PERHAPS NO item on President-elect Donald Trump’s foreign-policy agenda is as unclear as his new administration’s approach to the American relationship with Europe. There are some obvious reasons for this. At various moments in the campaign, he appeared to call into question the Atlanticist consensus over security and economic policy supported by U.S. administrations and European governments for nearly seventy years. Among other things, he questioned the relevance of the NATO alliance and his commitment to abiding by the Article Five obligation to come to the aid of allies under attack. At the same time, he underscored his disdain for the European Union by openly supporting Brexit while also singling out Chancellor Angela Merkel for her open-door policy towards migrants from conflicts in the Middle East. Meanwhile, European governments are unnerved by President-elect Trump’s call for scuttling the Iran deal and walking away from the Paris agreement on climate change.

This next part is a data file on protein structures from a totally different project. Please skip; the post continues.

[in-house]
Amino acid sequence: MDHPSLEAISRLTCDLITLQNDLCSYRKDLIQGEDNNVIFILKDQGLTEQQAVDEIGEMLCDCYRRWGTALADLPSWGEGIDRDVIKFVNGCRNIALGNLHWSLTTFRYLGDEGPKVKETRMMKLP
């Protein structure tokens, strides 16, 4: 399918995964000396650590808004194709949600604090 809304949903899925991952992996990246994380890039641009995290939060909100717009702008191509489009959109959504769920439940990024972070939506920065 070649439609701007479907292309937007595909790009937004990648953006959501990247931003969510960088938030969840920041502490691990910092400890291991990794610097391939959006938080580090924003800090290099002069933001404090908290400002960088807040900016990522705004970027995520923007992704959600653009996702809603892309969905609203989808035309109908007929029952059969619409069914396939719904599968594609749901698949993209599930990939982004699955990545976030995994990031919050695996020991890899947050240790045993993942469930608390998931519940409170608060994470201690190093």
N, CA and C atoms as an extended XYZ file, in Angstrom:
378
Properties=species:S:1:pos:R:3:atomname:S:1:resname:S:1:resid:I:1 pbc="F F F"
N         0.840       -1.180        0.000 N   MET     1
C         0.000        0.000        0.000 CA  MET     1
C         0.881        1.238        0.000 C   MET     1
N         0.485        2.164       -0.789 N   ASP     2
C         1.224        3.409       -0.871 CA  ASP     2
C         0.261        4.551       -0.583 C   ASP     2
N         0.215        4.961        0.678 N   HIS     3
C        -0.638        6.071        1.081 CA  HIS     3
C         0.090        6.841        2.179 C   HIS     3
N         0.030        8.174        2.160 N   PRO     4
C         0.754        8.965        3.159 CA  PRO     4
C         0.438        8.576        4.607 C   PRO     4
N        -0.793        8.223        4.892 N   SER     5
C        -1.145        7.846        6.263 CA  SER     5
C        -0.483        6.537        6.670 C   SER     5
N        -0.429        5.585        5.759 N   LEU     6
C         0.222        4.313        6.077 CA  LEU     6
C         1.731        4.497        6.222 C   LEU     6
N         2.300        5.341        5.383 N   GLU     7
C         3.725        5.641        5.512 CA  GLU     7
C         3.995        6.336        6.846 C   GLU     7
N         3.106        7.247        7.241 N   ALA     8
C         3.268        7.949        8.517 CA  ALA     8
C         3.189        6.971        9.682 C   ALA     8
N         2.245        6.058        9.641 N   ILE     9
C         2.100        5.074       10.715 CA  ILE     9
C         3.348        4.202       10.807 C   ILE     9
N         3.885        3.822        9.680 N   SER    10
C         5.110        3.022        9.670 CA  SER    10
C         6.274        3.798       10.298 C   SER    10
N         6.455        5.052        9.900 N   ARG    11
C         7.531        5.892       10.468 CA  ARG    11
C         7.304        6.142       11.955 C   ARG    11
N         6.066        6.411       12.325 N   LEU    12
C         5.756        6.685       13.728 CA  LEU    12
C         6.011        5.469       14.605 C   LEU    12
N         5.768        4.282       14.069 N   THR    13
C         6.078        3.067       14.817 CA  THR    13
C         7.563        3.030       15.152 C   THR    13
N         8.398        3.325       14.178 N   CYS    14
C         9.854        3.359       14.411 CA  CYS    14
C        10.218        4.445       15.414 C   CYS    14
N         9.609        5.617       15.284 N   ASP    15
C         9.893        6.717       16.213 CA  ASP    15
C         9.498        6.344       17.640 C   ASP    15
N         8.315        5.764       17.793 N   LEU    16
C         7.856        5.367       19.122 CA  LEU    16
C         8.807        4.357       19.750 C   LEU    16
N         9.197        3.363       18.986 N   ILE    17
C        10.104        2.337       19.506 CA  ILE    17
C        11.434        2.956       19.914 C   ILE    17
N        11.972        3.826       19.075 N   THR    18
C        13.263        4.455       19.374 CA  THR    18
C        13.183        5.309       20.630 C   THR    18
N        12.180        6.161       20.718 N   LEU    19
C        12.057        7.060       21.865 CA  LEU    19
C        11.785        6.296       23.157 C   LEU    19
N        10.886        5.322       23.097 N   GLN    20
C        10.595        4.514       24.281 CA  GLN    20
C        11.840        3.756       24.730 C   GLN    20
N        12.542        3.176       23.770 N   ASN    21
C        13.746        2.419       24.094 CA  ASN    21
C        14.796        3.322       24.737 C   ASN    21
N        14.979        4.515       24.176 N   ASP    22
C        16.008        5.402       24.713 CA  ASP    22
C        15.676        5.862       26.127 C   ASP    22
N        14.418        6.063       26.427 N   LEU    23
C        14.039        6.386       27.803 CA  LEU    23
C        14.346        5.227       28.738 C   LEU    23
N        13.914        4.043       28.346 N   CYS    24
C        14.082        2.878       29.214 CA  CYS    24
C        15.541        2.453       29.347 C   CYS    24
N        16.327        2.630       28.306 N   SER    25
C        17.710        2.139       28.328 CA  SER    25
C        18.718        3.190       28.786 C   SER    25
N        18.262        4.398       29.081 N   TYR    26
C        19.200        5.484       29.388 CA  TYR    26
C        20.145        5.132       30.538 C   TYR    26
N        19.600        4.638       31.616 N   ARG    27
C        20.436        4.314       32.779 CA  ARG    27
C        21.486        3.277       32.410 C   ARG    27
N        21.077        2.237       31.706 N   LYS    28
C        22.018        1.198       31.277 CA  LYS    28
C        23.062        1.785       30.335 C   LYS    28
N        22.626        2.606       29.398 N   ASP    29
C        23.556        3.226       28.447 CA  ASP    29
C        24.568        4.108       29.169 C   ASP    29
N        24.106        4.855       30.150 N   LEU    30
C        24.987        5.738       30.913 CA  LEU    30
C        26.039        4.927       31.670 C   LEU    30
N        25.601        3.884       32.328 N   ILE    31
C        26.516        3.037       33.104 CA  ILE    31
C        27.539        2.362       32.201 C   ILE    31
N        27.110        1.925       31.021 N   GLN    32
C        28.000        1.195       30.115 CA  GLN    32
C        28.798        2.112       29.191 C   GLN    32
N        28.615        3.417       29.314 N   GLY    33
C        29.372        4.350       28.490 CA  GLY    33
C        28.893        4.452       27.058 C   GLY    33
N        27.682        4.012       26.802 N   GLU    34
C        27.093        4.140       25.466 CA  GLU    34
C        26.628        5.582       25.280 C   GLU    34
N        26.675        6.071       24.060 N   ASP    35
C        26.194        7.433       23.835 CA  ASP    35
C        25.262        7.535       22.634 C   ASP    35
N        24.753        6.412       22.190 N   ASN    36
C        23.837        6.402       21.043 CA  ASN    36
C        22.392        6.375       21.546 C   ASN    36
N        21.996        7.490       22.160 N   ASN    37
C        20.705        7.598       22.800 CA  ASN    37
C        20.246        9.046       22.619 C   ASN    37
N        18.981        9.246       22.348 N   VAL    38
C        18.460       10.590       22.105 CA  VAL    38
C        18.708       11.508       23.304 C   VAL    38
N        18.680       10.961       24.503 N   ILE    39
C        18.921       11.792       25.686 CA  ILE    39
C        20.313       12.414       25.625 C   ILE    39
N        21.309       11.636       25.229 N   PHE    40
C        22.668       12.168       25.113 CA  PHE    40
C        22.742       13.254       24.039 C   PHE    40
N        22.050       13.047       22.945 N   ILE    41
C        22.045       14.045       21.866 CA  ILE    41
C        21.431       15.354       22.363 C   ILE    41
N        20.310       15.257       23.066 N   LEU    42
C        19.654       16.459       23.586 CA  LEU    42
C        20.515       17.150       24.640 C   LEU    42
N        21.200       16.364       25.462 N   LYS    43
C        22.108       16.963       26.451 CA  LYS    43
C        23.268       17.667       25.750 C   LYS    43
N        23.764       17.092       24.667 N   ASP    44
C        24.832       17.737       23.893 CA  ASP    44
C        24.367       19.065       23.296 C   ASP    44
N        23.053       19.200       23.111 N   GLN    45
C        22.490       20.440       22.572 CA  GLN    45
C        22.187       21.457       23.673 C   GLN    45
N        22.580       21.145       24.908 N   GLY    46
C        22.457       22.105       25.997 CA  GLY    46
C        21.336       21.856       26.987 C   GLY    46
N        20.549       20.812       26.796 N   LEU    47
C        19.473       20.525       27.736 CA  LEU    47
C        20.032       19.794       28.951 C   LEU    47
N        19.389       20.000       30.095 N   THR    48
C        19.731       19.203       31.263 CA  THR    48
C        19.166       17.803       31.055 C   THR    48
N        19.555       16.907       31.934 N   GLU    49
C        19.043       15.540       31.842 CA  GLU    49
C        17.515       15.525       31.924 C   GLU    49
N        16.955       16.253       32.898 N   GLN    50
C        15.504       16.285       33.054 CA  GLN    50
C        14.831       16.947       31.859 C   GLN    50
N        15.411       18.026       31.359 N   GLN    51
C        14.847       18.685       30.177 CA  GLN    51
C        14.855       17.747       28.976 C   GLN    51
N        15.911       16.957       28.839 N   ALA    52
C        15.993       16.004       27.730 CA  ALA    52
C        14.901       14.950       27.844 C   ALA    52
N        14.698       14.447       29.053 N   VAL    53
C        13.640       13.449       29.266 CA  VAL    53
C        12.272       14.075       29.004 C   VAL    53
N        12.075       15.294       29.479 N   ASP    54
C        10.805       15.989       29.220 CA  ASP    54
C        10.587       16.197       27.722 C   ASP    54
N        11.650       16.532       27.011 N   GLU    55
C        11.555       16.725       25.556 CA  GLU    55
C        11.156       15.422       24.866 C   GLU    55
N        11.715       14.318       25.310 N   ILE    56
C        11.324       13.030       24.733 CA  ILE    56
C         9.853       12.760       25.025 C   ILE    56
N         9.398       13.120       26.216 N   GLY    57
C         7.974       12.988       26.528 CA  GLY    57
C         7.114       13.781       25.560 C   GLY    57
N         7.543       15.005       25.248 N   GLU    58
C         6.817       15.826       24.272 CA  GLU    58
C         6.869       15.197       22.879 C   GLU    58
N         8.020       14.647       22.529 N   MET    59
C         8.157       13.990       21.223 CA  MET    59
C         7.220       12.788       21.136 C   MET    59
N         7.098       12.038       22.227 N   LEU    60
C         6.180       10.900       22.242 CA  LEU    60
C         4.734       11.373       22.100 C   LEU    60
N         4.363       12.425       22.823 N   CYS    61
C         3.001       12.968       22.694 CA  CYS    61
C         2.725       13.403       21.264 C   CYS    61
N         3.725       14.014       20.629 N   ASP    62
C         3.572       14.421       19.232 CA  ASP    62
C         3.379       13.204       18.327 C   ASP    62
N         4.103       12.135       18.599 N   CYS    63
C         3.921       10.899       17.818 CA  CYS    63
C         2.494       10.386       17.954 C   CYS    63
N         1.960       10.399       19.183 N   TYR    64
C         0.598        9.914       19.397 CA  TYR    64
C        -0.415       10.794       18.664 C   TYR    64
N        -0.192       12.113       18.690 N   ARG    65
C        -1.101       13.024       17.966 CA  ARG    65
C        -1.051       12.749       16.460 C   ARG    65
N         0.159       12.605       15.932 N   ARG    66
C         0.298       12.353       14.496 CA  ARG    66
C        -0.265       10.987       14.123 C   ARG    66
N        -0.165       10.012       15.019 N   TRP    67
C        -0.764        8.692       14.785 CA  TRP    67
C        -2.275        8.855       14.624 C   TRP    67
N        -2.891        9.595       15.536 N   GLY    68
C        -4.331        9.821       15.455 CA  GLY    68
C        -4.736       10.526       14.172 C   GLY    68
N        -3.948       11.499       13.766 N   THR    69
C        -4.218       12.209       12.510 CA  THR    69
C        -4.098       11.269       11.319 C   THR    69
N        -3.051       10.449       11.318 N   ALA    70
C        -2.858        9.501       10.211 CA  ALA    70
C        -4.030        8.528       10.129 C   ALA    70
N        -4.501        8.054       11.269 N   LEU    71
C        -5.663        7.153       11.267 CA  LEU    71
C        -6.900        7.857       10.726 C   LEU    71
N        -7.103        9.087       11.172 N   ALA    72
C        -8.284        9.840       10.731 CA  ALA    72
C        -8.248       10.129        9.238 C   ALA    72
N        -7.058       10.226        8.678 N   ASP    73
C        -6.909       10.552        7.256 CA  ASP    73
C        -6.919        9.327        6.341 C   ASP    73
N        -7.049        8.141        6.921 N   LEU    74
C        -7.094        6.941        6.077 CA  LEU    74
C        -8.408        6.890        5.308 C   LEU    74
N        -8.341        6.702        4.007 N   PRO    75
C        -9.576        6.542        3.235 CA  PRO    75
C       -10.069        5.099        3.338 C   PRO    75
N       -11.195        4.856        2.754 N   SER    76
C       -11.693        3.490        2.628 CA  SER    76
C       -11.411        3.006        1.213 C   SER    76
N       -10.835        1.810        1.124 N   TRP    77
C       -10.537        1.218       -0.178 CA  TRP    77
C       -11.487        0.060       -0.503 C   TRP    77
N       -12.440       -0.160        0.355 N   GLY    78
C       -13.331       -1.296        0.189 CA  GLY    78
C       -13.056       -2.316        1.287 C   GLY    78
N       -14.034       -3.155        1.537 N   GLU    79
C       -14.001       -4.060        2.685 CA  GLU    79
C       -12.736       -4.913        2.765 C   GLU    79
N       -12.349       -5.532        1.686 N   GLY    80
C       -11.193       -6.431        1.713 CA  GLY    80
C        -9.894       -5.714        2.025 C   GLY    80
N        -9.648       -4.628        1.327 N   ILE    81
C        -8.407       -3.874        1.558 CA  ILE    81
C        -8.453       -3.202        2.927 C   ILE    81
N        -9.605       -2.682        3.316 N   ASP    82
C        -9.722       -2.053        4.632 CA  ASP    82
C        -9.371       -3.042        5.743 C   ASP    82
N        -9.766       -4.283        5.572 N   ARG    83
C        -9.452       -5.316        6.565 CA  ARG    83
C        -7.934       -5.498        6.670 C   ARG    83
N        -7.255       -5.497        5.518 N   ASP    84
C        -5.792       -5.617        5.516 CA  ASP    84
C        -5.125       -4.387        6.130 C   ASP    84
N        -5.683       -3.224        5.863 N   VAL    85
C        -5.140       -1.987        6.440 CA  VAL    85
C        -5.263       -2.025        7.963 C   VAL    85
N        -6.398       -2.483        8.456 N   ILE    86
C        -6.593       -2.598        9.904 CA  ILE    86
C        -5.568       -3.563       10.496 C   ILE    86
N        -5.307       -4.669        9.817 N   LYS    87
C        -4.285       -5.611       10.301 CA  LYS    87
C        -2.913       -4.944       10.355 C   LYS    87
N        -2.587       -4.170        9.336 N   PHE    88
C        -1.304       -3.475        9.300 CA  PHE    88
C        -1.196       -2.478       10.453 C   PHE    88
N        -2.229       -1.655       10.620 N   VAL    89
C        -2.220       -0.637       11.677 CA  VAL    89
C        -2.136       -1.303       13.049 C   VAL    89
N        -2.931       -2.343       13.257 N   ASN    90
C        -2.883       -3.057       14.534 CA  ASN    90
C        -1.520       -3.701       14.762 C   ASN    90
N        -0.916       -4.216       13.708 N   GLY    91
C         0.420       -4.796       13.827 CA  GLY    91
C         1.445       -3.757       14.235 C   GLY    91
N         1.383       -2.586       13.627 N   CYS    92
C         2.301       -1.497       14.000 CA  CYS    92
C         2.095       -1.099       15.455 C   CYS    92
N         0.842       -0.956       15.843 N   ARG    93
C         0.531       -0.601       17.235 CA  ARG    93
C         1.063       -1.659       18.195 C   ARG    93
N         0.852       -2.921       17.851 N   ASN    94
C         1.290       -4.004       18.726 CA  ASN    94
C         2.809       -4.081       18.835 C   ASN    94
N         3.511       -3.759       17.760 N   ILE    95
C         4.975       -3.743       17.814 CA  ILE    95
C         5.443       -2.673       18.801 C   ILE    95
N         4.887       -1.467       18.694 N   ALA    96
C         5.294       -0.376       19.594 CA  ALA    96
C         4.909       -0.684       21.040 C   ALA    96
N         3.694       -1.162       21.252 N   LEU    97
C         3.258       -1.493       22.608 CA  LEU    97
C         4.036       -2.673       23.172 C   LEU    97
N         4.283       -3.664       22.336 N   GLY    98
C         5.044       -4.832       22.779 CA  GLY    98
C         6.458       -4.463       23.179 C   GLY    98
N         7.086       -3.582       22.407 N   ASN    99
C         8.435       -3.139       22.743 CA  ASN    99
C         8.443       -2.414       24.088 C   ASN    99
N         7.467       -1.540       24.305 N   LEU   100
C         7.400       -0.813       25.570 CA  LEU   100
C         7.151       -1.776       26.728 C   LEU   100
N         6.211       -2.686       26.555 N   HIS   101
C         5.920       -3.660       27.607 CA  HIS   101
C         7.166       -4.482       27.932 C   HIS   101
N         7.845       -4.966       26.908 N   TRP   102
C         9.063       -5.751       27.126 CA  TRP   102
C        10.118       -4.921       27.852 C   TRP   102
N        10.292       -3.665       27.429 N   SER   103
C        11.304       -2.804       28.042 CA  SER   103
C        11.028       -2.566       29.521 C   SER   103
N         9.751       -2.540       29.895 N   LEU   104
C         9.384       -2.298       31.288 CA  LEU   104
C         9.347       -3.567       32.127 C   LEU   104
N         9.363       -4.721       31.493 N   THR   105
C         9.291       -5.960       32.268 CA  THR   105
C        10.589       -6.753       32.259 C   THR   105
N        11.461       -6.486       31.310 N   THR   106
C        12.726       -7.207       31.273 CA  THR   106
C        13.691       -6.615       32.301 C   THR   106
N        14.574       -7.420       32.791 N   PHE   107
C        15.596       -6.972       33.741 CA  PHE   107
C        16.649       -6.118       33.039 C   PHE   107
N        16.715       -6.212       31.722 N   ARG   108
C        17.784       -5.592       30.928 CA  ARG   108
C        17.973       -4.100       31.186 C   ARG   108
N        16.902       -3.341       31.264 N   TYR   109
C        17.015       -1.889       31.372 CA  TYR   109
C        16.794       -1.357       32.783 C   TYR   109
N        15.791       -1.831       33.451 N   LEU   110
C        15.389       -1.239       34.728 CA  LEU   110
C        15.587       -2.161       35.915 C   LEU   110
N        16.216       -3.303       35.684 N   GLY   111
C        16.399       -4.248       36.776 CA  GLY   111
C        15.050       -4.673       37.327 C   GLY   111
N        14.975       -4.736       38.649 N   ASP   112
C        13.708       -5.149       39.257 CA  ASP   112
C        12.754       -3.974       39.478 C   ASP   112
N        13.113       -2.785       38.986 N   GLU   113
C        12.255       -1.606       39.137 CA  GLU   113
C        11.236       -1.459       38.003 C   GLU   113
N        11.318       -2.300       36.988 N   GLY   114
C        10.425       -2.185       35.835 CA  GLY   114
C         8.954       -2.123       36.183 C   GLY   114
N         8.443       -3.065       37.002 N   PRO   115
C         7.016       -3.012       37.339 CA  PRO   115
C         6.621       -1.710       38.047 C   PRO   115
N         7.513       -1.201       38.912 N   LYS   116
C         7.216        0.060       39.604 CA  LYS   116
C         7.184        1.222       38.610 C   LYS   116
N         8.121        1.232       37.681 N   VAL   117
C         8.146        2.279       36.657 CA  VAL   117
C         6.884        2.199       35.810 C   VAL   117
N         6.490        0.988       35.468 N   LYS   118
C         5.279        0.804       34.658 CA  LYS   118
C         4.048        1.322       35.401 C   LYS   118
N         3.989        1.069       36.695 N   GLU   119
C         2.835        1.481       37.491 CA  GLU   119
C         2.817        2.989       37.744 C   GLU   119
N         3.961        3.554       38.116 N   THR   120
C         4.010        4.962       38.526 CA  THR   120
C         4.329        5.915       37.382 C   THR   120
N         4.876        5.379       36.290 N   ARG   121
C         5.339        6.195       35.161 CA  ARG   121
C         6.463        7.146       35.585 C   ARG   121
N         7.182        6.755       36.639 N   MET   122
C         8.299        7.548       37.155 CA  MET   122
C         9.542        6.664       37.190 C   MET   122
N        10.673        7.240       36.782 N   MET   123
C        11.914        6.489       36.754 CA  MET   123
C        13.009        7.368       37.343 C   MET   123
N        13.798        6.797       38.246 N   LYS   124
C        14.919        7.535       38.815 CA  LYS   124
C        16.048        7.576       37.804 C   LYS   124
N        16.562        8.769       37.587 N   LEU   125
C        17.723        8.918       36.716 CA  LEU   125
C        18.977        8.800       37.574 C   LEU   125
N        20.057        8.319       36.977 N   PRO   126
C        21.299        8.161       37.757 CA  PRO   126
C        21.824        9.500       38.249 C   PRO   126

Prospects for U.S.-Europe relations during the Trump era, at least at this point, do not look good. The question that many Americans (including some Trump supporters) might ask is: does it matter? Europe seems to confront a multiplicity of crises, ranging from internal challenges, such as low economic growth and rising populism, to external threats, including Russian aggression and Middle East terrorism, that seem to be sapping the continent’s political resolve and global position. So why, then, should a new Trump administration waste energy and resources on working out common strategies with the Europeans?
From a historical perspective, the answer is clear. In both the Cold War and the post–Cold War eras, U.S. international primacy has flowed, at least in part, from America’s security partnership with Europe. In the 1980s, an important element of the Reagan administration’s military buildup was strengthening NATO. Then, following the collapse of the Berlin Wall, the United States, working closely with Britain, France and West Germany, was able to achieve the peaceful reunification of Germany in negotiations with Russia. More recently, U.S. and European collaboration on Ukraine-related sanctions and in fighting the Islamic State have not only augmented American leverage but conferred political legitimacy on these policies.